The key to answering these types on questions is the same. Tell the partial truth and show how you have been working to improve your faults. You have to be strategic when telling someone a weakness. If you struggle getting to work on time, don’t share that with your future employer. Being late is a choice not a weakness. You want to use a real fault because sharing examples is key. Then you want to explain your plan to improve this weakness.
For example, if you are early in your career, you may not have had the chance to manage someone. You have a weakness of lack of managerial experience (might not be your worst weakness but still counts). However, if you have helped train an intern on a process or trained a teammate to take over a process while you are out, you can use these experiences as a positive. You have taken the initiative to work on your weakness even if you were unable to have an official subordinate. Companies love seeing that you have taken the initiative. It shows leadership quality.
Know the Company
This lesson I learned early on in my career. It was the evening before my first Fortune 100 internship “super day” interview (a super day is basically where all candidates show up on the same day and have several rounds of interviews). The prestigious bank had a networking event the night before and I only remember one piece of advice they gave us. The speaker said that if you are interviewing for a Finance internship, you should know the opening stock price. I wasn’t even interviewing for a Finance position (Internal Audit position instead) and it just stuck with me. I thought, wow, that’s a really specific question. Besides knowing what the company does, I should know some quick numbers on the company like the stock price.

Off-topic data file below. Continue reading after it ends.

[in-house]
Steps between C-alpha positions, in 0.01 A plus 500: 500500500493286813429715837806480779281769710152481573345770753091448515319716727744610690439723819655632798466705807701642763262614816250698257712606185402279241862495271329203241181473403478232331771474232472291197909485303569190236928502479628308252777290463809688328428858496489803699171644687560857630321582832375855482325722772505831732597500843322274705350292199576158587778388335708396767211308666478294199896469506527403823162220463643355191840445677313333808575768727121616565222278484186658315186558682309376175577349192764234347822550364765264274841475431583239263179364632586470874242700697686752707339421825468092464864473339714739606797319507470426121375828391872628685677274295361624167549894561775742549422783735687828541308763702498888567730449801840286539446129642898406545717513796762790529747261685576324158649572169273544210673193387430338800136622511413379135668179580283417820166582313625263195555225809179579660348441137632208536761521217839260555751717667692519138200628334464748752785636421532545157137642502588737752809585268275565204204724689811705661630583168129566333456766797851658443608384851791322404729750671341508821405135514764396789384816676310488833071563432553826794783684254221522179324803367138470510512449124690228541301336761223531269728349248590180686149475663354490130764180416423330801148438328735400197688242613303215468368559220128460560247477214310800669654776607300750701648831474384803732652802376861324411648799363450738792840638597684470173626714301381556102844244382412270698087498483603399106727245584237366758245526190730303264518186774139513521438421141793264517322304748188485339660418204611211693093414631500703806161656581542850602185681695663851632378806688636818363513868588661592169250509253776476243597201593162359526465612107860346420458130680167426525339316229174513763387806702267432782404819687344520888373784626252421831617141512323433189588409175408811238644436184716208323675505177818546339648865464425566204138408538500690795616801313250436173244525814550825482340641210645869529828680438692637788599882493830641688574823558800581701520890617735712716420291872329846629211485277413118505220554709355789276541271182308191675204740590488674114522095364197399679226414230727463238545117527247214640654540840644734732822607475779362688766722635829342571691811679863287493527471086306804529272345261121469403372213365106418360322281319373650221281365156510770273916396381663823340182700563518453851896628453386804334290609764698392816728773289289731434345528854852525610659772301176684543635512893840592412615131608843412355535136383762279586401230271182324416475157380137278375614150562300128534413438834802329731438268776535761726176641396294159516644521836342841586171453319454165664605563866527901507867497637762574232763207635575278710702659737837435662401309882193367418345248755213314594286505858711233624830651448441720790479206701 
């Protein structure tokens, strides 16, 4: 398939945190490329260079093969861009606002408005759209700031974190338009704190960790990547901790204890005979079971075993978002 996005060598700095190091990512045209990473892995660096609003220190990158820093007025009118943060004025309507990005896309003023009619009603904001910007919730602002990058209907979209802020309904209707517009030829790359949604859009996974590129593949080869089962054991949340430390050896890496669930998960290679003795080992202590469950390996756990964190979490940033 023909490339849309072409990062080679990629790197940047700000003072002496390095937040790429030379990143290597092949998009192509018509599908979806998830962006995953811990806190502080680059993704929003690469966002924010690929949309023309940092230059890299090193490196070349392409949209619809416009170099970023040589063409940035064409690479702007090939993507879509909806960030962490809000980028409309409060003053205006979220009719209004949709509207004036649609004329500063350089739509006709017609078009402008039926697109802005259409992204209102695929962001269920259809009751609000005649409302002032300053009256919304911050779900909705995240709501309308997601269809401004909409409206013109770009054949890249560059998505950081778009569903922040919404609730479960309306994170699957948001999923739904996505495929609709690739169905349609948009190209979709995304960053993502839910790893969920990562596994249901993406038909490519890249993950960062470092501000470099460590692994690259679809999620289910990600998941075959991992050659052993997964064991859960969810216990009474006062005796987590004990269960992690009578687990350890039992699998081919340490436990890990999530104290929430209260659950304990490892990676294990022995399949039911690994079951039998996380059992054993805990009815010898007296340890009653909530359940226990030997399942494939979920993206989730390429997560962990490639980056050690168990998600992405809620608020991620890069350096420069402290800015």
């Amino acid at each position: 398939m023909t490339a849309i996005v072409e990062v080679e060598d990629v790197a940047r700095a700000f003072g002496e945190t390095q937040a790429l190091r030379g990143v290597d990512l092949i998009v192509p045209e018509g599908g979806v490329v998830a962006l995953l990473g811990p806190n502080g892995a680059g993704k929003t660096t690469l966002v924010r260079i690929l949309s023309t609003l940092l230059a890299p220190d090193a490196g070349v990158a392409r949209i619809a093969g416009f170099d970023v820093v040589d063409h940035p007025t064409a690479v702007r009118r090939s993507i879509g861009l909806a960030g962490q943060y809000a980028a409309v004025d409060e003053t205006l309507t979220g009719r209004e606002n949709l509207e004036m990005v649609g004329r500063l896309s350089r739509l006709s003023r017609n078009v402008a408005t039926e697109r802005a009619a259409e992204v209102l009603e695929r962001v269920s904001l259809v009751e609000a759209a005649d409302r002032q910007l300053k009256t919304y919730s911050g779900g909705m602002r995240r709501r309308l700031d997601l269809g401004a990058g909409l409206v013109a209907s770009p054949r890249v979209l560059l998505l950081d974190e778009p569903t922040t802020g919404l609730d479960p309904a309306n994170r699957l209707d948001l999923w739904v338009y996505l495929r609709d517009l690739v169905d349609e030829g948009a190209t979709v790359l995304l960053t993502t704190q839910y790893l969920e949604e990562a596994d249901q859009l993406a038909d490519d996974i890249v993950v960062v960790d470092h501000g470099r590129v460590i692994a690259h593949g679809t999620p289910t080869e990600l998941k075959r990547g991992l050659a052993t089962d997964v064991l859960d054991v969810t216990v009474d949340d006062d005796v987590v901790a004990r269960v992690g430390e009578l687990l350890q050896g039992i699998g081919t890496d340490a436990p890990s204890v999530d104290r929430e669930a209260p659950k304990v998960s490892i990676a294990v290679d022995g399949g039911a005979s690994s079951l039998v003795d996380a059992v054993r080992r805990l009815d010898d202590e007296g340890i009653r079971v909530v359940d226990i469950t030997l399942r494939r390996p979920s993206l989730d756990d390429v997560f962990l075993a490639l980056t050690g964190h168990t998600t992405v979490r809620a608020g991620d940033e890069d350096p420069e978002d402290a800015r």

As I have gotten older, I have added to my quick facts list. It doesn’t matter what field you are interviewing for, it is always good to have the following memorized.